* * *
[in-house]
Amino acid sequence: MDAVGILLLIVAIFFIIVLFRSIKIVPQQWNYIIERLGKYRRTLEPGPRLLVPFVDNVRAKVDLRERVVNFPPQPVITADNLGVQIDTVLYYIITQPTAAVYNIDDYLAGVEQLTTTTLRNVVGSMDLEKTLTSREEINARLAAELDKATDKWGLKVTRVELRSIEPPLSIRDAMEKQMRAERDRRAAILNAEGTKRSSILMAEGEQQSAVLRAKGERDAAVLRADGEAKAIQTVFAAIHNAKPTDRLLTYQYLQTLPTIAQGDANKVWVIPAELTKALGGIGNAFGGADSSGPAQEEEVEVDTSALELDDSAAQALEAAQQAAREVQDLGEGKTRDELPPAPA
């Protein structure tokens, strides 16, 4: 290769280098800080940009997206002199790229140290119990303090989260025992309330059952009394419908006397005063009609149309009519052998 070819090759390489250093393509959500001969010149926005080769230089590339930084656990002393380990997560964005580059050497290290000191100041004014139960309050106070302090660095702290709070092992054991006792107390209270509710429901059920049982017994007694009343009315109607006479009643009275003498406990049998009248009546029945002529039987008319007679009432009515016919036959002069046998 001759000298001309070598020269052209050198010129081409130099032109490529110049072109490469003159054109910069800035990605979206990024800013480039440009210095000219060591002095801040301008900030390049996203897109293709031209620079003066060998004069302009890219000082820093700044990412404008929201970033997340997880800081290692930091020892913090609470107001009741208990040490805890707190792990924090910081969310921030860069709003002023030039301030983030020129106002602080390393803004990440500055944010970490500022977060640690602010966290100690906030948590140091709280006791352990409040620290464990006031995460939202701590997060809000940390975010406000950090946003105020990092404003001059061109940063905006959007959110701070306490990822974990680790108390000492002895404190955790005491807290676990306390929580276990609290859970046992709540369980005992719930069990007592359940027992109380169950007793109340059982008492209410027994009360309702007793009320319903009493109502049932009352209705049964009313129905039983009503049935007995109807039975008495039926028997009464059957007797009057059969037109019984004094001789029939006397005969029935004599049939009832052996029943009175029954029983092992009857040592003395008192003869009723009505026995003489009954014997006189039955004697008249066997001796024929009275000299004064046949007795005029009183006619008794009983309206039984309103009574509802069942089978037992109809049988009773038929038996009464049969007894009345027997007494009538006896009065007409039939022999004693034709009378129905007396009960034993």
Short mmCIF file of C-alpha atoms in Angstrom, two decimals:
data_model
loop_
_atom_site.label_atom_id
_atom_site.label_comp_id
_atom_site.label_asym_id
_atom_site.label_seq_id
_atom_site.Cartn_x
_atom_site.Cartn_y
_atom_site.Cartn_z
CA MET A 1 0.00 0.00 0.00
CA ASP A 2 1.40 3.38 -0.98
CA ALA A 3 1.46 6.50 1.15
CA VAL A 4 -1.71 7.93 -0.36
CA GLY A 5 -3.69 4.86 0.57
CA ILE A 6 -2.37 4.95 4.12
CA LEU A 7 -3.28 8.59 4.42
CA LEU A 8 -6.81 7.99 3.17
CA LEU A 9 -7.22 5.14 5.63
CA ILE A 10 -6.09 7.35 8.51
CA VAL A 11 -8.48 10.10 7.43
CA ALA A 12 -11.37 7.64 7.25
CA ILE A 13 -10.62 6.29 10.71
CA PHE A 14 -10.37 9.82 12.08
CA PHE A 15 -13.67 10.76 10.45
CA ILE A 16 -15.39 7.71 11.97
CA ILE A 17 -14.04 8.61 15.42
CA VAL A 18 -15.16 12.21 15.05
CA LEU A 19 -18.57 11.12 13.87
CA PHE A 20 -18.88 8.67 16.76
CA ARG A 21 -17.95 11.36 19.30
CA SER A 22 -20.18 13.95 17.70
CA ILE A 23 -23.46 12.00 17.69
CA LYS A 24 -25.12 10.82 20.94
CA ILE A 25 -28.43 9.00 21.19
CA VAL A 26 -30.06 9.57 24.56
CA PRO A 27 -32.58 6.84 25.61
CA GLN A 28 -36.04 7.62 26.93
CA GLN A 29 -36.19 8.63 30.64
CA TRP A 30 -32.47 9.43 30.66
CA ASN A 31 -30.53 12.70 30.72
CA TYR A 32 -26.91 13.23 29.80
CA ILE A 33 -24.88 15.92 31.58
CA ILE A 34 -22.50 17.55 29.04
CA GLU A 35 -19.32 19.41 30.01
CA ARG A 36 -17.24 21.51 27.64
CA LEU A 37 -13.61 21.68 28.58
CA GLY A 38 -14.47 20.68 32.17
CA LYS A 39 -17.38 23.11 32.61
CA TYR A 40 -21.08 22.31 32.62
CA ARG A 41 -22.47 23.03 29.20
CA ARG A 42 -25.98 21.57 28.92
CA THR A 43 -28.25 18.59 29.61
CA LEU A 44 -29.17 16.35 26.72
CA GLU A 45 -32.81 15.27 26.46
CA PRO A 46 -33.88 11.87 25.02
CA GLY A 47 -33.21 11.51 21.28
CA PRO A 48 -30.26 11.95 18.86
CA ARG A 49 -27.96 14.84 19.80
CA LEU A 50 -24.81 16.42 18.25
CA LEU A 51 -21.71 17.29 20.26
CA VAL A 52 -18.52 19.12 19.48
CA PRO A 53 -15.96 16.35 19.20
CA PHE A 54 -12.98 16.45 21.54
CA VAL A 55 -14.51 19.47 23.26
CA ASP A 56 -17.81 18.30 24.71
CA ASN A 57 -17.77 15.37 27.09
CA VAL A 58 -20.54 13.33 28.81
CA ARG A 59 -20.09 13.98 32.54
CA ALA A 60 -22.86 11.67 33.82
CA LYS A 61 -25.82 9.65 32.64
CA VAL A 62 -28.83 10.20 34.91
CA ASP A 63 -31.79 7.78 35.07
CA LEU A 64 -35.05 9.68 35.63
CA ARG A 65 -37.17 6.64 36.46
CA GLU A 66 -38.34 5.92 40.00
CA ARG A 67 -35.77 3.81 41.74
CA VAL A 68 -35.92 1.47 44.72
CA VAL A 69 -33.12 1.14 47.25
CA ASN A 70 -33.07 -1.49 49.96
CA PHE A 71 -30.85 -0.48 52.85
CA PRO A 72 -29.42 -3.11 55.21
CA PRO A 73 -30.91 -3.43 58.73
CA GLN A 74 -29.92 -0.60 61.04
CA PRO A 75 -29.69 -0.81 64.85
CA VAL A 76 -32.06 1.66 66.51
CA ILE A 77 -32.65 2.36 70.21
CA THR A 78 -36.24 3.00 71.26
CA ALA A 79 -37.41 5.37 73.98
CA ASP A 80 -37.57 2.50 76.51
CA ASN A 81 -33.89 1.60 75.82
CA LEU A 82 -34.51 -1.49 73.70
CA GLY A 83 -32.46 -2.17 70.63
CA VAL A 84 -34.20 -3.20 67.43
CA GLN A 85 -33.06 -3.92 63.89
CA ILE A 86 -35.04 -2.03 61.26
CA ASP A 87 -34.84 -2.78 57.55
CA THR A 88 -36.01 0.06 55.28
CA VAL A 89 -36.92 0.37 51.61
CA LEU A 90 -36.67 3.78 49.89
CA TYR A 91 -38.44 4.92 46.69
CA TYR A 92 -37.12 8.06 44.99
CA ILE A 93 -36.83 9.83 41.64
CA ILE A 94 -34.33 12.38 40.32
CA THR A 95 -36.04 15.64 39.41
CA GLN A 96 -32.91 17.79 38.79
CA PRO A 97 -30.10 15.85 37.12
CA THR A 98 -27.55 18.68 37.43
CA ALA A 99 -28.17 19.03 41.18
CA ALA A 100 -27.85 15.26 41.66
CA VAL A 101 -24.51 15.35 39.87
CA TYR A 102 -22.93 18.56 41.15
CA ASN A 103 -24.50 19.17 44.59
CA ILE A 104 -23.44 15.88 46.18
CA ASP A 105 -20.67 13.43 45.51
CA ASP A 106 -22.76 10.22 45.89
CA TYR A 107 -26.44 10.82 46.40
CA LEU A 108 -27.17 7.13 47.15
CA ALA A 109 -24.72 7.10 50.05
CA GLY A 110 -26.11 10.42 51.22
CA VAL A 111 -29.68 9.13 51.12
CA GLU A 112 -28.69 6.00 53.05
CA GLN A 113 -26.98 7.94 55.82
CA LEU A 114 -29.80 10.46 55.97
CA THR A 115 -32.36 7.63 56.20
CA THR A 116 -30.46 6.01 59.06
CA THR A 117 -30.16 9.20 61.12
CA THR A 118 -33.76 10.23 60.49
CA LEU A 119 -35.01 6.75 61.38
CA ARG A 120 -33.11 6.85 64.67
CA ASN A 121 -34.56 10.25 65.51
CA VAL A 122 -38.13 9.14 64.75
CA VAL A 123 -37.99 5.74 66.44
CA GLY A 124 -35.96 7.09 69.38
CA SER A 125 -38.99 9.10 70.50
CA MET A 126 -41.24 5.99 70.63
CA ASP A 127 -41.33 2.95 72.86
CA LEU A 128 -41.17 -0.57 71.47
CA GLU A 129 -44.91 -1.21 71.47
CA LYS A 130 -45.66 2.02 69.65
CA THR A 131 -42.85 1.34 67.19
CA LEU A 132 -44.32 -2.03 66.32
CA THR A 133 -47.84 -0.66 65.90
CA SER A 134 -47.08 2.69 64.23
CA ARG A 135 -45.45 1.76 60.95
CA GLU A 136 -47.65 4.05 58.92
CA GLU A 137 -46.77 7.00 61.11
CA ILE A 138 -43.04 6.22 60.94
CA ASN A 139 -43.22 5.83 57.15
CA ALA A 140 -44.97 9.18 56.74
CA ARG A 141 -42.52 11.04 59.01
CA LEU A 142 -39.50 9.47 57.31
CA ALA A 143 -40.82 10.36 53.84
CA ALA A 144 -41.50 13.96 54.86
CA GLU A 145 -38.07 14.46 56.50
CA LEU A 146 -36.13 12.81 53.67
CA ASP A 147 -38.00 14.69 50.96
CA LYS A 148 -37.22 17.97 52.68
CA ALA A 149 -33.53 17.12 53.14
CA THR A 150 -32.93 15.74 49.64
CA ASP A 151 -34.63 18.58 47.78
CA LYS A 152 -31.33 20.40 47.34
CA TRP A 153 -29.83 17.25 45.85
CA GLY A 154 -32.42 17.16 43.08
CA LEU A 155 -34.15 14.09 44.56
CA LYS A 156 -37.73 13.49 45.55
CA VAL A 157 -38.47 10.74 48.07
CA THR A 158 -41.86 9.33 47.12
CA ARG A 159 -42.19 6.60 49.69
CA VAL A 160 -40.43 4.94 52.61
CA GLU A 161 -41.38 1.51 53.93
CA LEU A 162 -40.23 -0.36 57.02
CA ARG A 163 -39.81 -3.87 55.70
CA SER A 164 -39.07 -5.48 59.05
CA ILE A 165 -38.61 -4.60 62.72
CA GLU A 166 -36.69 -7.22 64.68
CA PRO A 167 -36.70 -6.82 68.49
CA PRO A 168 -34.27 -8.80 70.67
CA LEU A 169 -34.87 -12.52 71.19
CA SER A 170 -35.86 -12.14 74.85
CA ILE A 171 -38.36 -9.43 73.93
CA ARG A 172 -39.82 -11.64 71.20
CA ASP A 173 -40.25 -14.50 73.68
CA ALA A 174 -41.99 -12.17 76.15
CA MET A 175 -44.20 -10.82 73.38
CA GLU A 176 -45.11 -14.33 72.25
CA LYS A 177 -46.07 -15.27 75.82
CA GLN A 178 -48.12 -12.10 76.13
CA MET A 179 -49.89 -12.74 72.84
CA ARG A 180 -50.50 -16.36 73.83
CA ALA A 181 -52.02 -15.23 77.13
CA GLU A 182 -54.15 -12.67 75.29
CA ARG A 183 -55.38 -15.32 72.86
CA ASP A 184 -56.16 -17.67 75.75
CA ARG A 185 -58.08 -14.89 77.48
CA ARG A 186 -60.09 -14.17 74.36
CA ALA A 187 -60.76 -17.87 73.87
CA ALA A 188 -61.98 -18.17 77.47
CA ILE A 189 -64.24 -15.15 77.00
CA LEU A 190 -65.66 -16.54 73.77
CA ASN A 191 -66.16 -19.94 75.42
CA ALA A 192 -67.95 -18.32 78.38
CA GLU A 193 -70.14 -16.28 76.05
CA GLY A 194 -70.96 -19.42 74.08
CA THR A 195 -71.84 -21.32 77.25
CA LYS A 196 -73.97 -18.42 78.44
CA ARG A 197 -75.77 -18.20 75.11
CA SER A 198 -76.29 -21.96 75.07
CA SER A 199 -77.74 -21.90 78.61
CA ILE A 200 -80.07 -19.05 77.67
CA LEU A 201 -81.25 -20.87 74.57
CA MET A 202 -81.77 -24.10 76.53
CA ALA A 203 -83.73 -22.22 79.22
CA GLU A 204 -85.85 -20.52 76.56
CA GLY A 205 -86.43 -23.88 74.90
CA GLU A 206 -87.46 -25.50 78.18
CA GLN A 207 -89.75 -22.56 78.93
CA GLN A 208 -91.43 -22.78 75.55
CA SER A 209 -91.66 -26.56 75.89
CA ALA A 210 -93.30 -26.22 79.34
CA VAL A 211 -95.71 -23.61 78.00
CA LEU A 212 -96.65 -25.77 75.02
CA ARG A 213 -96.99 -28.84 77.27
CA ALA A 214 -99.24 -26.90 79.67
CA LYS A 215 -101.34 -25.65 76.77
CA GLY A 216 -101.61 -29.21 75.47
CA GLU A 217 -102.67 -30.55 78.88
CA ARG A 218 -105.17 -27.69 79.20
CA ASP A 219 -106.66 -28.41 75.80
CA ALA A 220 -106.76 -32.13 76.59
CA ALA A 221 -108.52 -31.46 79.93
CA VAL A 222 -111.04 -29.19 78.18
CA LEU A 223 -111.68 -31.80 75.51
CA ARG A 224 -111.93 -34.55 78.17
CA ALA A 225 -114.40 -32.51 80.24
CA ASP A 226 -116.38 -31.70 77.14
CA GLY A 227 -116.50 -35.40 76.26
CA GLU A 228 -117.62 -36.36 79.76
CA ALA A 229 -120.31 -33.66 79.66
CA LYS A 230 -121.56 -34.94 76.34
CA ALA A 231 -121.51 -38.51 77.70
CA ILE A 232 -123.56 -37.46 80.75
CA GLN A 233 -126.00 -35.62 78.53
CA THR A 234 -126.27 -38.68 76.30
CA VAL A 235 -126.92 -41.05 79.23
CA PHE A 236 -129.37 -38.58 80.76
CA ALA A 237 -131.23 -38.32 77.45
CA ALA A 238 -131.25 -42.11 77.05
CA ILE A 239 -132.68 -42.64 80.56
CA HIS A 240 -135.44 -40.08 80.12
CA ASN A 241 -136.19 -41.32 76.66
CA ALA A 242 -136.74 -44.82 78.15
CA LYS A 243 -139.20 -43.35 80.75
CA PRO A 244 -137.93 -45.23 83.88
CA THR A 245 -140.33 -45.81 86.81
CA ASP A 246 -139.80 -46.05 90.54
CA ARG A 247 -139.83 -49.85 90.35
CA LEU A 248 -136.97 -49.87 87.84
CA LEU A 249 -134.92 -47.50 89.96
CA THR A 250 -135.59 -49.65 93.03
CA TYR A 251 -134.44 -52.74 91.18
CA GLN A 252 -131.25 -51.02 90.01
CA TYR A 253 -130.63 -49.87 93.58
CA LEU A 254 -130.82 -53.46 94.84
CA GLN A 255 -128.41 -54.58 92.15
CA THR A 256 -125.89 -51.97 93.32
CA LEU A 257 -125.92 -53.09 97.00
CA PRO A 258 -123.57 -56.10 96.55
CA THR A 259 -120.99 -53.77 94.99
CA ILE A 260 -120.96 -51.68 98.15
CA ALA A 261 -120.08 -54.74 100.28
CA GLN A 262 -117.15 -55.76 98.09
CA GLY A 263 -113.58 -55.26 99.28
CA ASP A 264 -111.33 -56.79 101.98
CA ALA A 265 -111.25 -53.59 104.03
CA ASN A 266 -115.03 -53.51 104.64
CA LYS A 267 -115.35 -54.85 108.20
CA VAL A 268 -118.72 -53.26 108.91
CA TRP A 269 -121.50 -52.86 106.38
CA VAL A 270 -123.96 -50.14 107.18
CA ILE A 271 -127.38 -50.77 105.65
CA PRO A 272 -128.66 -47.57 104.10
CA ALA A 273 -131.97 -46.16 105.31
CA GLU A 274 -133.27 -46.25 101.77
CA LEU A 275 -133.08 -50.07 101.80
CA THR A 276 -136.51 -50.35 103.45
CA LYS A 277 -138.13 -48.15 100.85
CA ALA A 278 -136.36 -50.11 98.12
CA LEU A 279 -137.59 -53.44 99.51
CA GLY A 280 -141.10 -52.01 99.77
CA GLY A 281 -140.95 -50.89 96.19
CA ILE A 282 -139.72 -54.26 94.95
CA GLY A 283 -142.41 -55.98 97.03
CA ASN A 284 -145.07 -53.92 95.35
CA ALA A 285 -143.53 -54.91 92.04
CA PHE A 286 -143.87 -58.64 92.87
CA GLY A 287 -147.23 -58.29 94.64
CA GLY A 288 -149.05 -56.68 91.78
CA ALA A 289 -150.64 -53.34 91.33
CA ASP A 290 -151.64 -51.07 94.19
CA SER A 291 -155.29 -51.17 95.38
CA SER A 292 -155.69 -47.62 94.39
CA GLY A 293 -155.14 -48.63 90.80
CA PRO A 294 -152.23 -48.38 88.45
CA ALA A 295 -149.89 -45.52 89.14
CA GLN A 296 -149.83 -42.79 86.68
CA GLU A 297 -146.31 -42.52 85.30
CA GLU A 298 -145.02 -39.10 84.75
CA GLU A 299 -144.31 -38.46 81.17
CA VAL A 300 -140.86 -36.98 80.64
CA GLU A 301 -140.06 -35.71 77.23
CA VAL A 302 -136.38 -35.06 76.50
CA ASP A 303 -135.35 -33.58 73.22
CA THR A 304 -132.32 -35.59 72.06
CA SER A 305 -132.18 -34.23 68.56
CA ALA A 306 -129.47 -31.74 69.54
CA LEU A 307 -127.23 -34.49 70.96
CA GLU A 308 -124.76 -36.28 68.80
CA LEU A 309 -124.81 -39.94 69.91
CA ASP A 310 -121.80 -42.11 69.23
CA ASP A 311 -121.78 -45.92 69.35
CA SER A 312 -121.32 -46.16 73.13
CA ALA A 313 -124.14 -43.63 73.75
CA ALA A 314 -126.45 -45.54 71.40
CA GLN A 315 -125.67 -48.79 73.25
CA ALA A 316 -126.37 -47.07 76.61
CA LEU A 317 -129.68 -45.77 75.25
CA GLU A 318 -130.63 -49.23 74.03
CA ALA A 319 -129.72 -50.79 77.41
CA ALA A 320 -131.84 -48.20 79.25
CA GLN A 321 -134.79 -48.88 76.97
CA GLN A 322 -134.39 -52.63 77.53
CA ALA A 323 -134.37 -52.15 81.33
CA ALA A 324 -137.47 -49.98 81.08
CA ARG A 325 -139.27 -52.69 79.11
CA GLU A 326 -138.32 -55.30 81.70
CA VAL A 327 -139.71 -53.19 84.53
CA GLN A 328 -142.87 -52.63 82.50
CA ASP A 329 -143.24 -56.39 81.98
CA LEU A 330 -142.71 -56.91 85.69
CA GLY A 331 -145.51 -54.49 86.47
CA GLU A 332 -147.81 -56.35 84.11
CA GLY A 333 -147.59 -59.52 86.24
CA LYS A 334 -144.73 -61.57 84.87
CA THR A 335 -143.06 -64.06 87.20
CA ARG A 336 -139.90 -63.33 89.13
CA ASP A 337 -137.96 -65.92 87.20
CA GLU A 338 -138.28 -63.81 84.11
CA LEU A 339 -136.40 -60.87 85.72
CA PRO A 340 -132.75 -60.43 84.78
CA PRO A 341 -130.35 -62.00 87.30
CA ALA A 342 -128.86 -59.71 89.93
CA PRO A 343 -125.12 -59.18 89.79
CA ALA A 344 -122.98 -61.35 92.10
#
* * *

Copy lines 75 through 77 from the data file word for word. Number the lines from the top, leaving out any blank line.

CA VAL A 62 -28.83 10.20 34.91
CA ASP A 63 -31.79 7.78 35.07
CA LEU A 64 -35.05 9.68 35.63